It's the 2nd cleanup that's a little fiddly - cleaning the surface is fine - good rub with paper does that. It's rubbing the bevels clean that's tedious.
I'll try some variations today like a damp wash after an hour, use a tile "scourer" (open mesh non abrasive pad - I have a fine grade one) and a dry rub sooner rather than later and see if any of those work more efficiently.

I went by the grout data sheet that suggested 10-20 minutes, but I do have a fairly fast grout (don't know if it's faster than normal or not).

I had the same problem with floor tiles. The bevel doesn't have a lot of glaze and I laid them with slightly too much gap - the pro tiler who did my slate floor said they were perfectly passable but he'd have used a smaller gap and I agree with him. He did praise the wall tiles I'd done though :)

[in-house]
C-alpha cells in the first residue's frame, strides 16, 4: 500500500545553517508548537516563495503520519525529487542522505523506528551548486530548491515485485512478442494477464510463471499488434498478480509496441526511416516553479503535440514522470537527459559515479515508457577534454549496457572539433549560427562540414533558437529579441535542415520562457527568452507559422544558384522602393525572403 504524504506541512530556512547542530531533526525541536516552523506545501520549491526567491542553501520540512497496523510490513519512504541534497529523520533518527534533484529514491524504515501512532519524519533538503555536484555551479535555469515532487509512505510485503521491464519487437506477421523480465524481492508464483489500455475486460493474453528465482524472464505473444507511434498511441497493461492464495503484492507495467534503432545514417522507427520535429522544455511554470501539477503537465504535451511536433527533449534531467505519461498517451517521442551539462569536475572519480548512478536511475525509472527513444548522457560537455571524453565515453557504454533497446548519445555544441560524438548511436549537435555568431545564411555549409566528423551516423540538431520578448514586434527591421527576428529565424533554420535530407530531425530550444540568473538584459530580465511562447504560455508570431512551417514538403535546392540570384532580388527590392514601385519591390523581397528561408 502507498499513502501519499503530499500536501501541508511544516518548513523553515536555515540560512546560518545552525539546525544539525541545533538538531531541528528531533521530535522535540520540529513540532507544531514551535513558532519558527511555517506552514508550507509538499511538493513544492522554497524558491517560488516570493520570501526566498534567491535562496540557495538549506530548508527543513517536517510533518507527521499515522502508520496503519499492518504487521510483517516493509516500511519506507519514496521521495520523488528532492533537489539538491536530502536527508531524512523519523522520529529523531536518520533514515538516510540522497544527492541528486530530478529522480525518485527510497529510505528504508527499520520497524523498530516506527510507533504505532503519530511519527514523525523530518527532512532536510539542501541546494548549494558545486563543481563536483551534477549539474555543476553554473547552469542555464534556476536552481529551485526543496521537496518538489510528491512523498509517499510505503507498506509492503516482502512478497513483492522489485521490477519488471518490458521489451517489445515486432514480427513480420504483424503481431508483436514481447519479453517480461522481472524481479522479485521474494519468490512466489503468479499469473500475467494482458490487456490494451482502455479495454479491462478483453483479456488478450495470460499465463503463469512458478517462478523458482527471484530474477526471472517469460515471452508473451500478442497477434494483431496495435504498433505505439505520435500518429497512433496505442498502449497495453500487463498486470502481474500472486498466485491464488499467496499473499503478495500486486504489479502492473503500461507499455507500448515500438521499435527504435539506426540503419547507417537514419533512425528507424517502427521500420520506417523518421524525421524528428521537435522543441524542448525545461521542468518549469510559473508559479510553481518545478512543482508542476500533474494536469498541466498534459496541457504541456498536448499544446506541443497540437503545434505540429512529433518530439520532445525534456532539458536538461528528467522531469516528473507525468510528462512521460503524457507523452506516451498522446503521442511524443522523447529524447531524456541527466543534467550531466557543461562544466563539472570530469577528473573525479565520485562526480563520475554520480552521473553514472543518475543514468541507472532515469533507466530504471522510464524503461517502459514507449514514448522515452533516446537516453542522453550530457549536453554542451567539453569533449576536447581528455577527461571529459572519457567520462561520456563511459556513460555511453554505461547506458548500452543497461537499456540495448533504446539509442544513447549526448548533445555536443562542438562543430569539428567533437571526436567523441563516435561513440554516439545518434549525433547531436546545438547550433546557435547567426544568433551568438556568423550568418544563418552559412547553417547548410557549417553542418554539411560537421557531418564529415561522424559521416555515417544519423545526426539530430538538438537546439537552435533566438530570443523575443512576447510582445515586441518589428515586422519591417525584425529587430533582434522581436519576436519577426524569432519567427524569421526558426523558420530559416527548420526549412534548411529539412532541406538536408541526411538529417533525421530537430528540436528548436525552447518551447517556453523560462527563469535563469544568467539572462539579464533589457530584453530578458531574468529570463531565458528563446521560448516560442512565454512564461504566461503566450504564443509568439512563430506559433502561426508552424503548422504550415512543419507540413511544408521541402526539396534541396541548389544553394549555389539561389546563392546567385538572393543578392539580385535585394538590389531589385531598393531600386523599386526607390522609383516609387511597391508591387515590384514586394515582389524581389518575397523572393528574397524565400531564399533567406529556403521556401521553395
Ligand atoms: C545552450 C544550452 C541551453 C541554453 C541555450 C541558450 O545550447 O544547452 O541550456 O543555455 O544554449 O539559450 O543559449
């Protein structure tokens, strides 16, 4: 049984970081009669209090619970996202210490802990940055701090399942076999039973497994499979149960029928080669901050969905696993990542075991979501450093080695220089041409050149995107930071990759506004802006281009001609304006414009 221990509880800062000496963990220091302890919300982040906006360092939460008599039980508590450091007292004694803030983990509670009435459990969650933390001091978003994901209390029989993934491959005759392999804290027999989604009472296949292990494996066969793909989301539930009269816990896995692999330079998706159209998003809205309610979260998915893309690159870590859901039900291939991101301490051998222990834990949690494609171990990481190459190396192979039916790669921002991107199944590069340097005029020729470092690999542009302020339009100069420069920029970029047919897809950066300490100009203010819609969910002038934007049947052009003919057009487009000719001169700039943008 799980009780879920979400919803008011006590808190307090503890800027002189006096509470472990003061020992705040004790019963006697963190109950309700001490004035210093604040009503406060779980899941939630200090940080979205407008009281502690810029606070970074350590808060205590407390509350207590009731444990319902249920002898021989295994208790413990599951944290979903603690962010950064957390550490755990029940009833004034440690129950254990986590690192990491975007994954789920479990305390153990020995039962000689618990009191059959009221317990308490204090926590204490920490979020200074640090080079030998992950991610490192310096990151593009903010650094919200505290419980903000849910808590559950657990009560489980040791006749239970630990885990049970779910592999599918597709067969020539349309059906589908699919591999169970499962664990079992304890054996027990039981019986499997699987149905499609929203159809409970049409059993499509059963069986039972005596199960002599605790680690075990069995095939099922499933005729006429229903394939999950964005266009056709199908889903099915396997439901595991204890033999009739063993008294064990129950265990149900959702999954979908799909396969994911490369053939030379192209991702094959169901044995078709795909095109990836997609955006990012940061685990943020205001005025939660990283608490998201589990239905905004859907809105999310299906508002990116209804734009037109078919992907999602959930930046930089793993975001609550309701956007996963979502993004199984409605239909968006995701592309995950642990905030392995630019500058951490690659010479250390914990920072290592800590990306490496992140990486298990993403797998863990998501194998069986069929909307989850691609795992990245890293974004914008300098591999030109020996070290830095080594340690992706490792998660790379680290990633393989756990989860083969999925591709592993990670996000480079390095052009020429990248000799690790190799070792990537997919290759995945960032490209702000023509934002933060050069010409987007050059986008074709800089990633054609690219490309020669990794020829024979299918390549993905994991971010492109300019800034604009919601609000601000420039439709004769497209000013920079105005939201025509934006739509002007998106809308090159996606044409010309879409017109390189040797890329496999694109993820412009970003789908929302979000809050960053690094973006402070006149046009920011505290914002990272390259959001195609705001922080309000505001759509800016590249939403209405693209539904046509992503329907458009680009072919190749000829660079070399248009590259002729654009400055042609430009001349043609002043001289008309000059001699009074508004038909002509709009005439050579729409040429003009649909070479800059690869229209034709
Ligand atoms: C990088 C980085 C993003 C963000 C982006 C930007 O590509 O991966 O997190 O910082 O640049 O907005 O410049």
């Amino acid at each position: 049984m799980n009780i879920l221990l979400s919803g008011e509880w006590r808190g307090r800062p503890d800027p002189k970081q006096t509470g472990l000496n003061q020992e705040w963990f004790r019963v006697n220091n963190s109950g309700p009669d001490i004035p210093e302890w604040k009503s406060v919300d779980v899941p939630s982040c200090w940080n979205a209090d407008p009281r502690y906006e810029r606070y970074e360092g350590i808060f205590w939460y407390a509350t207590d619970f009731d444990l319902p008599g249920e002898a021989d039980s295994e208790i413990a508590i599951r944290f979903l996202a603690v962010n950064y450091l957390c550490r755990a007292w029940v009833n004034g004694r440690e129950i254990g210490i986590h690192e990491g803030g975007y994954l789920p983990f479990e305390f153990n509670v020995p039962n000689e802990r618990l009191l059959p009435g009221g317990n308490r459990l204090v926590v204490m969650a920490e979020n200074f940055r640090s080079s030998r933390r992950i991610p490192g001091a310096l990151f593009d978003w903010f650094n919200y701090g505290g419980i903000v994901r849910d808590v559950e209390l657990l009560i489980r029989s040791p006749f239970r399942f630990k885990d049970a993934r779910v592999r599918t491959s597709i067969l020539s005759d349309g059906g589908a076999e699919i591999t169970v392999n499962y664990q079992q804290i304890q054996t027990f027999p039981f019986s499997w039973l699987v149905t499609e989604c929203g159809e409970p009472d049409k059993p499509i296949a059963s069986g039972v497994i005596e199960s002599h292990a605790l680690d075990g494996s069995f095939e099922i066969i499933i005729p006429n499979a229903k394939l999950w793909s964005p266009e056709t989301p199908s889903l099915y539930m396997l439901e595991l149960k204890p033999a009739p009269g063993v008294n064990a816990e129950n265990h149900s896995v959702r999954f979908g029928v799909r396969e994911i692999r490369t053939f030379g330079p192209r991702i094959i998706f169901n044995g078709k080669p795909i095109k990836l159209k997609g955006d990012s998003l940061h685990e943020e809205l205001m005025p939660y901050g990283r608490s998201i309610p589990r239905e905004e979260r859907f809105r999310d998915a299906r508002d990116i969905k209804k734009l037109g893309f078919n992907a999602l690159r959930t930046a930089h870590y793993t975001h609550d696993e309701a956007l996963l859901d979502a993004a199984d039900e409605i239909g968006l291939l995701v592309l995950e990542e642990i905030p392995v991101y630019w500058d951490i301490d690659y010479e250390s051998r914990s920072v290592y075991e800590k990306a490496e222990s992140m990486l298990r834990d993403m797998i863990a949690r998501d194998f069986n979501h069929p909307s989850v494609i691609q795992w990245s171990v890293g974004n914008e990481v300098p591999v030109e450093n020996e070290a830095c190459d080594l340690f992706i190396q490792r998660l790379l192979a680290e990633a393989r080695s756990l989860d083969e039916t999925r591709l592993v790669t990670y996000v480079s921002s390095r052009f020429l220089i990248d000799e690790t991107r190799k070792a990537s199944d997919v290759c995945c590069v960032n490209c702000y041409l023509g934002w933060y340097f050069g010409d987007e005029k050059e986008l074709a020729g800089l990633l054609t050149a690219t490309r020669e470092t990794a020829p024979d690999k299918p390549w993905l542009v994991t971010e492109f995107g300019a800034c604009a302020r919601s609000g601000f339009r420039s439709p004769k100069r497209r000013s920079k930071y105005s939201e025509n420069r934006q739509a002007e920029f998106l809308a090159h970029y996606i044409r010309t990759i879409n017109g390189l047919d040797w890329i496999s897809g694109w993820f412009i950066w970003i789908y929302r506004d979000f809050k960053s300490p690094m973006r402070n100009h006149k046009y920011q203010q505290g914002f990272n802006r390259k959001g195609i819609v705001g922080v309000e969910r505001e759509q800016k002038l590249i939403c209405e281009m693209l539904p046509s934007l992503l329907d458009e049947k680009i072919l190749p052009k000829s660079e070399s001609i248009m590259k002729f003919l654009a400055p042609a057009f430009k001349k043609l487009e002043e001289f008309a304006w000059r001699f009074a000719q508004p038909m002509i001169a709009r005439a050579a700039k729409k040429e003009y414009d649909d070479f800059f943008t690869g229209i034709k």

The floor grout got a bit grubby (didn't have any sealant) and because it's slightly low (odd dark line of tile biscuit showing), I'm going to over grout it with 0.5mm and seal immediately to freshen it up.

When he did the slate, he used small gaps (2-3mm) and wiped off within 10 minutes IIRC. I think small gaps make life easier.

I agree - I tried harder at that phase and I did have less crap to get off the face.

Mine was quite pasty - but me being me, I used the kitchen scales to get a 10:3 mix powder to liquid as the sheet said. The pro laughed (kindly) when I told him ;->

I'm very concious if that in the shower area - don;t want that leaking...

Yes - good edge glazing certainly helps.

I was able to control the general grout line quite well - the Mapei stuff goes pretty solid after 20 mins in, but the surface responds to a damp sponge and comes off very gradually and gracefully. It's what's left (or gets put in at this stage) into the bevels and the lumpy bumpy shallows that I haven't fully cracked yet.